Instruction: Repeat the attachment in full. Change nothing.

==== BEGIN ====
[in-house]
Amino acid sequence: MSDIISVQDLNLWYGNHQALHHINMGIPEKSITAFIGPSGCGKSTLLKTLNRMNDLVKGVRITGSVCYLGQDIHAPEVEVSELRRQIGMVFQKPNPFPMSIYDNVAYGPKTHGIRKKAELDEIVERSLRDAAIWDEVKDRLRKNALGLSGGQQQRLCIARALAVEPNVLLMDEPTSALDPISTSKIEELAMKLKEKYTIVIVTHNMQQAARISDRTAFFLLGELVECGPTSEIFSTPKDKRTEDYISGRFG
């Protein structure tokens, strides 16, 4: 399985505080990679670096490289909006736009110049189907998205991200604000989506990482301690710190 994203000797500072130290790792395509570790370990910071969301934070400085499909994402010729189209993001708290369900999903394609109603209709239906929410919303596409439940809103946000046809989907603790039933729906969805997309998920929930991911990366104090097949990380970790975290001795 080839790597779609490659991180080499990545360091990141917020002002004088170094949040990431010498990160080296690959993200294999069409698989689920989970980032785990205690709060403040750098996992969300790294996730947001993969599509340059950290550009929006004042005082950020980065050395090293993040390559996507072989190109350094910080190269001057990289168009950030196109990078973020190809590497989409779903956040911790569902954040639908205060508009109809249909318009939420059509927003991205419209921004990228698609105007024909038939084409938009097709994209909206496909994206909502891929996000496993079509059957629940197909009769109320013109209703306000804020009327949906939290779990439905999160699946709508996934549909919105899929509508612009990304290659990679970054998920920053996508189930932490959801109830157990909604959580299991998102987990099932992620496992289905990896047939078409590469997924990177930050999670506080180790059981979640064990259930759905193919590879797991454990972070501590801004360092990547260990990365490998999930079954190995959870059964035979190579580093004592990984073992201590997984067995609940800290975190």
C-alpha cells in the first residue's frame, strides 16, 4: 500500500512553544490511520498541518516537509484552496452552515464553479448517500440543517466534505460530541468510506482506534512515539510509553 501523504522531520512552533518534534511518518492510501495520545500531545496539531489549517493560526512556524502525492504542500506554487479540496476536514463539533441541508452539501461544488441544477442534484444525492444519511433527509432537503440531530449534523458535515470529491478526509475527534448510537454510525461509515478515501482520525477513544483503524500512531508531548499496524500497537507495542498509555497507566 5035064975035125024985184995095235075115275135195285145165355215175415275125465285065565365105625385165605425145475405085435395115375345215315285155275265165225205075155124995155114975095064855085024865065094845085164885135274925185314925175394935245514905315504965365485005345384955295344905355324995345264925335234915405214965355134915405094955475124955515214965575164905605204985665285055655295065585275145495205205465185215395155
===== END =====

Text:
[in-house]
Amino acid sequence: MSDIISVQDLNLWYGNHQALHHINMGIPEKSITAFIGPSGCGKSTLLKTLNRMNDLVKGVRITGSVCYLGQDIHAPEVEVSELRRQIGMVFQKPNPFPMSIYDNVAYGPKTHGIRKKAELDEIVERSLRDAAIWDEVKDRLRKNALGLSGGQQQRLCIARALAVEPNVLLMDEPTSALDPISTSKIEELAMKLKEKYTIVIVTHNMQQAARISDRTAFFLLGELVECGPTSEIFSTPKDKRTEDYISGRFG
């Protein structure tokens, strides 16, 4: 399985505080990679670096490289909006736009110049189907998205991200604000989506990482301690710190 994203000797500072130290790792395509570790370990910071969301934070400085499909994402010729189209993001708290369900999903394609109603209709239906929410919303596409439940809103946000046809989907603790039933729906969805997309998920929930991911990366104090097949990380970790975290001795 080839790597779609490659991180080499990545360091990141917020002002004088170094949040990431010498990160080296690959993200294999069409698989689920989970980032785990205690709060403040750098996992969300790294996730947001993969599509340059950290550009929006004042005082950020980065050395090293993040390559996507072989190109350094910080190269001057990289168009950030196109990078973020190809590497989409779903956040911790569902954040639908205060508009109809249909318009939420059509927003991205419209921004990228698609105007024909038939084409938009097709994209909206496909994206909502891929996000496993079509059957629940197909009769109320013109209703306000804020009327949906939290779990439905999160699946709508996934549909919105899929509508612009990304290659990679970054998920920053996508189930932490959801109830157990909604959580299991998102987990099932992620496992289905990896047939078409590469997924990177930050999670506080180790059981979640064990259930759905193919590879797991454990972070501590801004360092990547260990990365490998999930079954190995959870059964035979190579580093004592990984073992201590997984067995609940800290975190």
C-alpha cells in the first residue's frame, strides 16, 4: 500500500512553544490511520498541518516537509484552496452552515464553479448517500440543517466534505460530541468510506482506534512515539510509553 501523504522531520512552533518534534511518518492510501495520545500531545496539531489549517493560526512556524502525492504542500506554487479540496476536514463539533441541508452539501461544488441544477442534484444525492444519511433527509432537503440531530449534523458535515470529491478526509475527534448510537454510525461509515478515501482520525477513544483503524500512531508531548499496524500497537507495542498509555497507566 5035064975035125024985184995095235075115275135195285145165355215175415275125465285065565365105625385165605425145475405085435395115375345215315285155275265165225205075155124995155114975095064855085024865065094845085164885135274925185314925175394935245514905315504965365485005345384955295344905355324995345264925335234915405214965355134915405094955475124955515214965575164905605204985665285055655295065585275145495205205465185215395155